This modern-day Adventures of Huckleberry Finn is a thriller that sketches out the world of adolescence with intelligence.
Part thriller, part coming-of-age novel, this is a powerful exploration of friendship, loyalty, and young people confronting the hard problems of the real world. In Train of Consequences, the misadventures of two troubled runaway teens ends in disaster after they meet Dusty Rails, a free-spirited hobo with a fondness for Ayn Rand’s Atlas Shrugged.
Dusty asks the runaways, “Are y’all that disconnected from humanity, boy? Y’all don’t think there are good people on this earth still?” Shelton and Richie aren’t sure. All they know is that they are in serious trouble. After Shelton’s brother dies, his mother and father ignore him as they battle their grief. Richie is on the run because he’s certain he’s killed his abusive stepfather. Rather than face the consequences, Richie persuades Shelton to head to Mexico with him.
Jarvis’s novel has the flavor of a modern-day Huckleberry Finn, but there’s no big river. There is, however, a purloined cherry-red Camaro and the long highway from New Hampshire toward Mexico. But when the boys are mugged and lose all their money, they meet Dusty, hop a freight, and end up at a Mississippi hobo camp.
Jarvis is superb at sketching out the world of adolescence, a period of life when the spotlight of self-consciousness and self-concern makes navigating the world difficult. Shelton is real. Richie is real. Readers will remember them both from their own childhoods.
The narrative moves quickly, almost a page-turner, with the boys in one scrape after another, and when Jarvis does stop to delve into character or circumstance, he does so with intelligence. For example, when Dusty tutors the boys on how to hop a slow-moving freight, Shelton stumbles, and the author’s descriptions of his injury and recovery ring with authenticity.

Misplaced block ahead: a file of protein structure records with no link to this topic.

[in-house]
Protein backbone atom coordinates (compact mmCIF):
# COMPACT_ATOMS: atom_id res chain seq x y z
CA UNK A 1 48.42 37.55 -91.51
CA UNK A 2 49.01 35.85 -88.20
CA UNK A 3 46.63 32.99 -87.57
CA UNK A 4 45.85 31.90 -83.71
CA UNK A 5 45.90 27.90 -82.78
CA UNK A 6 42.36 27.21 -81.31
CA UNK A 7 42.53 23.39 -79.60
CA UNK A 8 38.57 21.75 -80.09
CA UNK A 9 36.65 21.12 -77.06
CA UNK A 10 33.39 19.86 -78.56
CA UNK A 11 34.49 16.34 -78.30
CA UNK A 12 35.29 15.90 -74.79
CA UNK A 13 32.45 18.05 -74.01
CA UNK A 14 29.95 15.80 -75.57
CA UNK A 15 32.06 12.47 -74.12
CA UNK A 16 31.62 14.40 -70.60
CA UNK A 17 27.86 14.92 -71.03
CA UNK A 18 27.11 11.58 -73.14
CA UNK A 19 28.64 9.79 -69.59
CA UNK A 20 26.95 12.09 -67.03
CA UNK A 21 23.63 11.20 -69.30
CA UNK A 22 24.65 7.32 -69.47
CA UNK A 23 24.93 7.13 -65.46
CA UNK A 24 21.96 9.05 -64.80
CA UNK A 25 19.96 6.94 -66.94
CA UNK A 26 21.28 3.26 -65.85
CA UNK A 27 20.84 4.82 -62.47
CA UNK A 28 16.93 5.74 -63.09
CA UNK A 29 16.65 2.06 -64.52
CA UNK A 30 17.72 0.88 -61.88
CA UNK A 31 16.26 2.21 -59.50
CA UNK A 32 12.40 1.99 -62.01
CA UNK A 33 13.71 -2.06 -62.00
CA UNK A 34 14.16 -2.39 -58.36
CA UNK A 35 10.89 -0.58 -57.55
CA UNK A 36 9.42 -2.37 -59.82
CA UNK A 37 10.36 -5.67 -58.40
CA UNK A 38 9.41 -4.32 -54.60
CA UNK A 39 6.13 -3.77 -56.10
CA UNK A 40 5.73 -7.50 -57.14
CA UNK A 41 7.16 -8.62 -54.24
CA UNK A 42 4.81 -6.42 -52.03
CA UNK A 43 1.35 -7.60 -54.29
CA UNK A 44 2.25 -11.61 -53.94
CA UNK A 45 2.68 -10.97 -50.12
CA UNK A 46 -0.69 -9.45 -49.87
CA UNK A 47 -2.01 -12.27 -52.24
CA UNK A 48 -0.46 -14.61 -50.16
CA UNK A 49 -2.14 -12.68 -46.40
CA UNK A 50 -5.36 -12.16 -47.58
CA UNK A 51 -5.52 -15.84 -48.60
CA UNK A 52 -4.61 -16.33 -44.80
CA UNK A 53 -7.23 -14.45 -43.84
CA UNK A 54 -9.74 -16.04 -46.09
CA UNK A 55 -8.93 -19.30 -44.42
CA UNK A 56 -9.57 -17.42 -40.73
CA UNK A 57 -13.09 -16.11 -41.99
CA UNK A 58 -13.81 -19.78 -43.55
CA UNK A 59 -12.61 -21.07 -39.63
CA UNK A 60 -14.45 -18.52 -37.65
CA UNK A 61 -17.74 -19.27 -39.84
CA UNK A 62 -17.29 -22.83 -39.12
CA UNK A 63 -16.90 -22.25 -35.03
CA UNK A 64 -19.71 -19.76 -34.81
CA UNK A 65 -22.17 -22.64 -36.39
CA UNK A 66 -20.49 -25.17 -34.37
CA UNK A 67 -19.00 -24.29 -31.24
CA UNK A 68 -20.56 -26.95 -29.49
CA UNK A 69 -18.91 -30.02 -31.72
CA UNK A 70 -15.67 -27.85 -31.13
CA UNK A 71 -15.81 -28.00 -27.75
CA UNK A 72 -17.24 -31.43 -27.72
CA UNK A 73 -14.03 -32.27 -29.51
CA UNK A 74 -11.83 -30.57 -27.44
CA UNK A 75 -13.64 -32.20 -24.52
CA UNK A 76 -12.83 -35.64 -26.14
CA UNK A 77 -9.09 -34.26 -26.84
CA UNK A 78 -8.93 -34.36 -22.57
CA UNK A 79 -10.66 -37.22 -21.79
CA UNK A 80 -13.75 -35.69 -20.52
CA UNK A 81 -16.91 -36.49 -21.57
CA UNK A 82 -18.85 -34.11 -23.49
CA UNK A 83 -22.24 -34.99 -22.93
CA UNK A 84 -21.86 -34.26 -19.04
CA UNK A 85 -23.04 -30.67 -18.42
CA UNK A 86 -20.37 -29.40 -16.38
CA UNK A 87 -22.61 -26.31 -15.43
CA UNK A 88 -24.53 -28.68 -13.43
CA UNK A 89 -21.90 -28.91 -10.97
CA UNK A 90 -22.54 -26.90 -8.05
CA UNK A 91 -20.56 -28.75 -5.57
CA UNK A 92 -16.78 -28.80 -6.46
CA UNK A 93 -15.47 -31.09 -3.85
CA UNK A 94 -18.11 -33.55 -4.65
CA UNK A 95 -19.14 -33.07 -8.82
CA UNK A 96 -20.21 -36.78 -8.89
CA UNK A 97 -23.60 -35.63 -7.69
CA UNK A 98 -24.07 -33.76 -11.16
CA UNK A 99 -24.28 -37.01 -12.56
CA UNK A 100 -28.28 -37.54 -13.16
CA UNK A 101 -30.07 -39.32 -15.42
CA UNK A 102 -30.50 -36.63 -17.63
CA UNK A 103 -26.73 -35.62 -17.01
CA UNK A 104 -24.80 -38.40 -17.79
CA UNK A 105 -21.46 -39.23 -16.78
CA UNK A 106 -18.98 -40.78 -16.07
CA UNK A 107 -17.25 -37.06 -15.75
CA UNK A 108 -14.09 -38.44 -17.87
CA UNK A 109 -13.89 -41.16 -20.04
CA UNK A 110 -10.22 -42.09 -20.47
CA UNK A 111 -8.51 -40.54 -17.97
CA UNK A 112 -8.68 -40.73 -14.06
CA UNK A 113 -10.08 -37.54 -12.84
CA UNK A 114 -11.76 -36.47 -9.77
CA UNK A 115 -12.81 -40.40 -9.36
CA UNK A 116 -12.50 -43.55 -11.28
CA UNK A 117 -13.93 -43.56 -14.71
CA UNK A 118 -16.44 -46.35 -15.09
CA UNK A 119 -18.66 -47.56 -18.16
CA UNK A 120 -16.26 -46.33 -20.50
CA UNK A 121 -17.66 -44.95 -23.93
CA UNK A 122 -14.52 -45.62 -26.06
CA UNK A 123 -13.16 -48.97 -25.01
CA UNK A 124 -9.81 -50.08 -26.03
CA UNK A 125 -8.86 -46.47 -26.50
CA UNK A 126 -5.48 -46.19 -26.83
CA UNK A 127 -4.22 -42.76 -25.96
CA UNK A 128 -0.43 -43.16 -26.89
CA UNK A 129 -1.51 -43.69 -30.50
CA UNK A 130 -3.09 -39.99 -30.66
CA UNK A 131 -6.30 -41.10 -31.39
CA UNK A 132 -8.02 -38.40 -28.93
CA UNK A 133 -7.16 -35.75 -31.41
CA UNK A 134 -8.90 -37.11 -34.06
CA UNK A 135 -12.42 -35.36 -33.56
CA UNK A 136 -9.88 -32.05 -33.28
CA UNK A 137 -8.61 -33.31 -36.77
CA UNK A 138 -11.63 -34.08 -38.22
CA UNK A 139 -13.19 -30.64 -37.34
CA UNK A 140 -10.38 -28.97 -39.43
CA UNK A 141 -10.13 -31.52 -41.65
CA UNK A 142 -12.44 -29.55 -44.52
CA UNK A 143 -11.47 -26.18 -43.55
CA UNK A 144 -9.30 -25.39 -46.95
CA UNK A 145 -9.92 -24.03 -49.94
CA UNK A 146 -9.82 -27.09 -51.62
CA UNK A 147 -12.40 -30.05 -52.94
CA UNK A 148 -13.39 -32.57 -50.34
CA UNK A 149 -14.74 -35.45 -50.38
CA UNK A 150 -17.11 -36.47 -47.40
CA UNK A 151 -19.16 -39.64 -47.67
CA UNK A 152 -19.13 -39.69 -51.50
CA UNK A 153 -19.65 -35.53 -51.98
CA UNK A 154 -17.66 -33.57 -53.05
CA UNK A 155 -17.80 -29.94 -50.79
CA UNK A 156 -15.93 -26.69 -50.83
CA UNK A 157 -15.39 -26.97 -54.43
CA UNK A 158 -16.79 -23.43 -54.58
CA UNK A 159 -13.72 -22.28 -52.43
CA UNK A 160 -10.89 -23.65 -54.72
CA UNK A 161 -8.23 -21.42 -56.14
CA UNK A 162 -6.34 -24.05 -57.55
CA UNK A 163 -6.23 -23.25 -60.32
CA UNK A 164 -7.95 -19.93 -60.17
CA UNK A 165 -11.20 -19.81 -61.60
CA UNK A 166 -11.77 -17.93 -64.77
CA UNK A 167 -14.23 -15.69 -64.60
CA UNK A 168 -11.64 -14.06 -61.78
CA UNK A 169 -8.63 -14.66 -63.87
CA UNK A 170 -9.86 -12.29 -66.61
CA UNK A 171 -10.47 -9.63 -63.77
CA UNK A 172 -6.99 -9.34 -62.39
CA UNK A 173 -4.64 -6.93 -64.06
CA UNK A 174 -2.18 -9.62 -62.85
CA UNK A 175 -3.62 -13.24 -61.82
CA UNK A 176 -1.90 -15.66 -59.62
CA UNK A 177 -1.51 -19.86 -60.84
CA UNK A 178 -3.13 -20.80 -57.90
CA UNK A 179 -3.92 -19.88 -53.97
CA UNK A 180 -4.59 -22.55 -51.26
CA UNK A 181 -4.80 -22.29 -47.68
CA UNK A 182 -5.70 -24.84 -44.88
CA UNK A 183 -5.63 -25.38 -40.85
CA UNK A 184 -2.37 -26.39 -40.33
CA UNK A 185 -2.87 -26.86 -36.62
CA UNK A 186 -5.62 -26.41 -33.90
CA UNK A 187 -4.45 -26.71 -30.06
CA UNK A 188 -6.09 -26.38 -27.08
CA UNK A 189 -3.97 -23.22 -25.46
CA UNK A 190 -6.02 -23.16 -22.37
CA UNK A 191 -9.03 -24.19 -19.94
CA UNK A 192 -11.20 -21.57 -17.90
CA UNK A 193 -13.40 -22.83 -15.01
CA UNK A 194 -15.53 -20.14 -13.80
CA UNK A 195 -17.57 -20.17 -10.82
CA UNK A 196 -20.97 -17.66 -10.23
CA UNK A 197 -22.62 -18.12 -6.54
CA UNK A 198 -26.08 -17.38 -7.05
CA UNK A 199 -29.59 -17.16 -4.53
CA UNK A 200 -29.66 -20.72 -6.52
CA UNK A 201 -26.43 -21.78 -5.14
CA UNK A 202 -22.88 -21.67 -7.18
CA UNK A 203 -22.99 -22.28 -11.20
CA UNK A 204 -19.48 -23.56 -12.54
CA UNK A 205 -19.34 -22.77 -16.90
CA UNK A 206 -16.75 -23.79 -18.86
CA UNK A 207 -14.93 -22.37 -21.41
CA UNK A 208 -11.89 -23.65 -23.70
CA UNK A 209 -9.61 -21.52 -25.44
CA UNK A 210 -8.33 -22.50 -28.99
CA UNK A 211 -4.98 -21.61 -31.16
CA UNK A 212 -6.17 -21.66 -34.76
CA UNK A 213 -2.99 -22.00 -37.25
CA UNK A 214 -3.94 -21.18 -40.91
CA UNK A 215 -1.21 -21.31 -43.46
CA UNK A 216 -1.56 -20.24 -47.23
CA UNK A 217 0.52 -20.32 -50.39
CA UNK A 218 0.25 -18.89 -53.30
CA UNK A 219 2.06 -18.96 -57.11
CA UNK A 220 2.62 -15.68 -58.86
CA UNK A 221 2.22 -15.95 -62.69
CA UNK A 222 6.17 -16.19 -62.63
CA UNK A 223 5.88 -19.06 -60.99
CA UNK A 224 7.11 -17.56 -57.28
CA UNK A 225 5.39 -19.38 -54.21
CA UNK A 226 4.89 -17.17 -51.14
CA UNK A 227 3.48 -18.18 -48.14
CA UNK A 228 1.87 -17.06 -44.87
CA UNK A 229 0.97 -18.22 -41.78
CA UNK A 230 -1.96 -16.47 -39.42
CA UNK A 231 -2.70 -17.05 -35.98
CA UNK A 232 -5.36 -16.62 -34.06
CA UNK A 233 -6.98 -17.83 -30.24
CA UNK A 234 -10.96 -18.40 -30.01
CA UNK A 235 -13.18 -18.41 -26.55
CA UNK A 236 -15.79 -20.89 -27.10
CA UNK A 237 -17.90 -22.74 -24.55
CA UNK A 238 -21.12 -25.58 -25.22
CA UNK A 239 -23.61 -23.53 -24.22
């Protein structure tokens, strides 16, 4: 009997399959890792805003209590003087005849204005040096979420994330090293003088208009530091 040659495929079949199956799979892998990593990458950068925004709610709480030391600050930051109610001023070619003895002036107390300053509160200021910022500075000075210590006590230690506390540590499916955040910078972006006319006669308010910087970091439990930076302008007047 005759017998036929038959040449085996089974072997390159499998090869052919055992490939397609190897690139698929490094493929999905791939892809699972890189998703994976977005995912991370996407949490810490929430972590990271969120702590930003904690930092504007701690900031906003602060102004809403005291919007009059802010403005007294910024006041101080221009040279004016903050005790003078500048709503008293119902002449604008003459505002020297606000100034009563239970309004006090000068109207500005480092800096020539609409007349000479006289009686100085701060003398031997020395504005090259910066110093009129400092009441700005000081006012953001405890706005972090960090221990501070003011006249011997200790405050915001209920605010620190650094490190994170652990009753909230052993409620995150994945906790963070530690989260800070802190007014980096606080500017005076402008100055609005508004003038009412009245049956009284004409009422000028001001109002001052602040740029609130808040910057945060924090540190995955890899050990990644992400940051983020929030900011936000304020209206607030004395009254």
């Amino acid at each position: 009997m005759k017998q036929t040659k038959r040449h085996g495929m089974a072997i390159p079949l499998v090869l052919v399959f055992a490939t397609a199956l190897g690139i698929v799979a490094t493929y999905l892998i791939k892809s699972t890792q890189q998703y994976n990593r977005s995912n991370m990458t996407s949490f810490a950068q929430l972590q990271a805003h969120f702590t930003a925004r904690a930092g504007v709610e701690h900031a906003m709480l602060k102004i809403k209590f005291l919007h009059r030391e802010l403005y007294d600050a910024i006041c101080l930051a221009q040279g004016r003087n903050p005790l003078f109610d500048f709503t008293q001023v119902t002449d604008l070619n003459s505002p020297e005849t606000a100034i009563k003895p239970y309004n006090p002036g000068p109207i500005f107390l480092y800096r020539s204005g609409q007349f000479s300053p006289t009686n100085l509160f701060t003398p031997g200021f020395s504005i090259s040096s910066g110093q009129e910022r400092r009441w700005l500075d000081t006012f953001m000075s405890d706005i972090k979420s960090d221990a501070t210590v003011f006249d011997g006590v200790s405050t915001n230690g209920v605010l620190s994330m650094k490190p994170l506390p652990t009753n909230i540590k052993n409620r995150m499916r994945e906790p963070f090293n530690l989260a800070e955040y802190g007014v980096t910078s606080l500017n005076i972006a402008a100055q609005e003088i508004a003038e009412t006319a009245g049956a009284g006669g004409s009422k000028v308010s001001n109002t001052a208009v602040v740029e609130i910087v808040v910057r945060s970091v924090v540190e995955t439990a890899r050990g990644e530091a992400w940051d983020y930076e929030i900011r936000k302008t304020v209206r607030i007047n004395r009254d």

Jarvis also accurately handles violence and confrontations, such as the mugging in Connecticut and shootings at the hobo camp. Readers will also appreciate the author’s skill at drawing supporting characters, such as with Jim Kerr: “[His] green eyes were bloodshot, and his cheeks had a red tinge to them … black eyebrows formed what looked like a permanent scowl … wearing a soiled white tank top, a pair of green Dockers with grease stains, and scuffed work boots.”
The author sketches the boys as young teens, and the nature of his story—that difficult period in life when young people learn that adults are not perfect and that the transition from dependence to self-reliance is painful—would make for an excellent young-adult novel. However, considering the crudity of the language and that one catalyst for the plot is a difficult subject for adults and teens to discuss candidly, Train of Consequences no doubt should be read under supervision, by those who might profit most from it—young adults.
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